A massive cluster of yellowish galaxies, seemingly caught in a red and blue spider web of eerily distorted background galaxies, makes for a spellbinding picture from the new Advanced Camera for Surveys aboard NASA's Hubble Space Telescope. To make this unprecedented image of the cosmos, Hubble peered straight through the center of one of the most massive galaxy clusters known, called Abell 1689. The gravity of the cluster's trillion stars plus dark matter acts as a 2-million-light-year-wide "lens" in space. This "gravitational lens" bends and magnifies the light of the galaxies located far behind it. Some of the faintest objects in the picture are probably over 13 billion light-years away (redshift value 6).
Though gravitational lensing has been studied previously by Hubble and ground-based telescopes, this phenomenon has never been seen before in such detail. The ACS picture reveals 10 times more arcs than would be seen by a ground-based telescope. The ACS is 5 times more sensitive and provides pictures that are twice as sharp as the previous work-horse Hubble cameras. So it can see the very faintest arcs with greater clarity. The picture presents an immense jigsaw puzzle for Hubble astronomers to spend months untangling. Interspersed with the foreground cluster are thousands of galaxies, which are lensed images of the galaxies in the background universe. Detailed analysis of the images promises to shed light on galaxy evolution, the curvature of space, and the mystery of dark matter. The picture is an exquisite demonstration of Albert Einstein's prediction that gravity warps space and distorts beams of light.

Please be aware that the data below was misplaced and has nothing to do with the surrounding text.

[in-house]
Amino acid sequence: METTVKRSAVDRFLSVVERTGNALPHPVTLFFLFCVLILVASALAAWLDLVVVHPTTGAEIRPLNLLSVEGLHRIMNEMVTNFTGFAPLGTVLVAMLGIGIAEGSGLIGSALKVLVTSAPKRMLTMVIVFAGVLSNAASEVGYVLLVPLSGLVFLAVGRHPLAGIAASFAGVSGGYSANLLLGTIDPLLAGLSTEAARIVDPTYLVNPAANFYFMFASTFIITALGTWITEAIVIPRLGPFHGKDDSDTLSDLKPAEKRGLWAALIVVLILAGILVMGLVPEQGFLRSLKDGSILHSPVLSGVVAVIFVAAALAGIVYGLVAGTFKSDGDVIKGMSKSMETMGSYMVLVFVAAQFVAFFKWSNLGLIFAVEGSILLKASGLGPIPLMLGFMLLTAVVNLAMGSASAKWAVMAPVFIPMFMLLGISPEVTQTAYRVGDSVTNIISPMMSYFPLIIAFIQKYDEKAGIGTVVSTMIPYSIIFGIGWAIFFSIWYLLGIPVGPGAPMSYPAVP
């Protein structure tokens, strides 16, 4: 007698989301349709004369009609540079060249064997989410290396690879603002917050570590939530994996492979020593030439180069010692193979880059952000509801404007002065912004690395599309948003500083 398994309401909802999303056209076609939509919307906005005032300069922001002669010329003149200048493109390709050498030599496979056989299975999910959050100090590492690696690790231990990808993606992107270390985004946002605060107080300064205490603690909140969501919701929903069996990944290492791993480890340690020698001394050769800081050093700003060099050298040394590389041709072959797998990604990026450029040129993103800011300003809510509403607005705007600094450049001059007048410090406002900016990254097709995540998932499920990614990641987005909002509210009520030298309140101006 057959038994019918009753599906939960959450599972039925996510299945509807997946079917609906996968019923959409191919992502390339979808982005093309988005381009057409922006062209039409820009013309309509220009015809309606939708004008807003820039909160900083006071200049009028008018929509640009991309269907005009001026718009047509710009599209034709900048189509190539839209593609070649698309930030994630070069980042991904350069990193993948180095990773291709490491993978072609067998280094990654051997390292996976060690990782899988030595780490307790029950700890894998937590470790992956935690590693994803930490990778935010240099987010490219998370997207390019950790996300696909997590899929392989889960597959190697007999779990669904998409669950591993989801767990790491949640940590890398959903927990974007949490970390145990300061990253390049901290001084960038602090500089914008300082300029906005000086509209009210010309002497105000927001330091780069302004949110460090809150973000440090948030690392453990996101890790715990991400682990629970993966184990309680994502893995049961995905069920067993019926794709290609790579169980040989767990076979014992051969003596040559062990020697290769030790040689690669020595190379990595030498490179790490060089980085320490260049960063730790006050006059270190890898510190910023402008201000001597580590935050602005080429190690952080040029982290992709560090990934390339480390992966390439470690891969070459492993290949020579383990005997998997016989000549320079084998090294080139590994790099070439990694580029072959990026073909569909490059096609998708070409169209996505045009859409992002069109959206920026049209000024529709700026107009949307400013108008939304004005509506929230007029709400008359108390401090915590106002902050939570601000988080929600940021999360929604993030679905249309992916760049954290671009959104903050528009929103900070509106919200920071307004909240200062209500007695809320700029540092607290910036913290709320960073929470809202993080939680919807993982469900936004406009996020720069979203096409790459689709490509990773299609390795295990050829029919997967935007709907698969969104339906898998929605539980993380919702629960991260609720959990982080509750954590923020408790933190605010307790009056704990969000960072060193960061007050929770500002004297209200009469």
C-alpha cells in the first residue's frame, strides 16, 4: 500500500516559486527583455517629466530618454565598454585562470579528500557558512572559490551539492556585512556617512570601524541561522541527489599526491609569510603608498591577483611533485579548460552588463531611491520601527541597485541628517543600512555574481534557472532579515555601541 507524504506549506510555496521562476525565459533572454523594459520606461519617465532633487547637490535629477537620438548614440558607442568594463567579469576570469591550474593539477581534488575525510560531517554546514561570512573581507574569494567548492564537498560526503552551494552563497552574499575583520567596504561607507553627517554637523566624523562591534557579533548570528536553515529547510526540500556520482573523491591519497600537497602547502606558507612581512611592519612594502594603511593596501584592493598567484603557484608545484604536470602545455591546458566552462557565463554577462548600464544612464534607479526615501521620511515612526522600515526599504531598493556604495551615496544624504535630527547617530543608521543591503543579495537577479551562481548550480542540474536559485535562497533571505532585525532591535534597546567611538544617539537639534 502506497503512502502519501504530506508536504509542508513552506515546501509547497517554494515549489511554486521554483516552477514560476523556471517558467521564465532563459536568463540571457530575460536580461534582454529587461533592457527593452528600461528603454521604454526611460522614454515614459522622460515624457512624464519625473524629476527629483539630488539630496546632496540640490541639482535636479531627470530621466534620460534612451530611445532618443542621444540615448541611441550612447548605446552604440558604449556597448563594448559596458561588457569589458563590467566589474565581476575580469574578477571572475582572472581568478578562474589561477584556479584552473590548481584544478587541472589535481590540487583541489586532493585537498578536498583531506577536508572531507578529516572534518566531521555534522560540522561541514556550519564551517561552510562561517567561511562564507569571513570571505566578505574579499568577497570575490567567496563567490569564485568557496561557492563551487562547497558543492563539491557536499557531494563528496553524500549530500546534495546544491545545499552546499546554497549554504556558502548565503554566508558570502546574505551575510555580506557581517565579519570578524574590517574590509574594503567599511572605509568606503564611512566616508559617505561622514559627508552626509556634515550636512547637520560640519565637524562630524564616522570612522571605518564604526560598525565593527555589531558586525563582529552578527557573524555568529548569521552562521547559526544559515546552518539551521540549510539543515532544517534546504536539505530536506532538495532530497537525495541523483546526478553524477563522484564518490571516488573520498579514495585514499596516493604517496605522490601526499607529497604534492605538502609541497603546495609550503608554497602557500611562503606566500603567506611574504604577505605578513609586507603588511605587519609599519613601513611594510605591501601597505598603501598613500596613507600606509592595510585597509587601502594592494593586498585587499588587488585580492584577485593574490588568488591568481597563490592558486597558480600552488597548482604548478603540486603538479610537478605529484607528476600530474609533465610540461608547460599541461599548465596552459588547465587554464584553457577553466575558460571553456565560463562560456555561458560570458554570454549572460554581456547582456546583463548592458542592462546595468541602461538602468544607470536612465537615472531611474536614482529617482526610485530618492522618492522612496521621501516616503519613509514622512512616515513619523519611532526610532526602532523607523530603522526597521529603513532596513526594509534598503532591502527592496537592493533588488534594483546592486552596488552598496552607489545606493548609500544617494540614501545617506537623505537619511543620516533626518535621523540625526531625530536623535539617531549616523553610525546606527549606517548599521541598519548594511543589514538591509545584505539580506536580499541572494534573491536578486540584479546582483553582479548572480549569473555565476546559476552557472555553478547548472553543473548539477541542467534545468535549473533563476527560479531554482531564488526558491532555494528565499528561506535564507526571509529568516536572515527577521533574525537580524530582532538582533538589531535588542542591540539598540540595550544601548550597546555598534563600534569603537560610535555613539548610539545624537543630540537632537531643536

This representative color image is a composite of visible-light and near-infrared exposures taken in June 2002.
Object Name: Abell 1689
Image Type: Astronomical
Credit: NASA, N. Benitez (JHU), T. Broadhurst (Racah Institute of Physics/The Hebrew University), H. Ford (JHU), M. Clampin (STScI), G. Hartig (STScI), G. Illingworth (UCO/Lick Observatory), the ACS Science Team and ESA
The members of the ACS science team are: H.C. Ford (JHU), G.D. Illingworth (UCO/Lick Observatory), N. Benitez (JHU), M. Clampin (STScI), G.F. Hartig (STScI), D.R. Ardila (JHU), F. Bartko (Bartko Science & Technology), J.P. Blakeslee (JHU), R.J. Bouwens (UCO/Lick Observatory), T.J. Broadhurst (Racah Institute of Physics, The Hebrew University), R.A. Brown (STScI), C.J. Burrows (STScI), E.S. Cheng (NASA-GSFC), N.J.G. Cross (JHU), P.D. Feldman (JHU), M. Franx (Leiden Observatory), D.A. Golimowski (JHU), C. Gronwall (Pennsylvania State University), L. Infante (Pontificia Universidad Catolica de Chile), R.A. Kimble (NASA-GSFC), J.E. Krist (STScI), M.P. Lesser (Steward Observatory), A.R. Martel (JHU), F. Menanteau (JHU), G.R. Meurer (JHU), G.K. Miley (Leiden Observatory), M. Postman (STScI), P. Rosati (European Southern Observatory), M. Sirianni (JHU), W.B. Sparks (STScI), H.D. Tran (JHU), Z.I. Tsvetanov (JHU), R.L. White (STScI/JHU), and W. Zheng (JHU)
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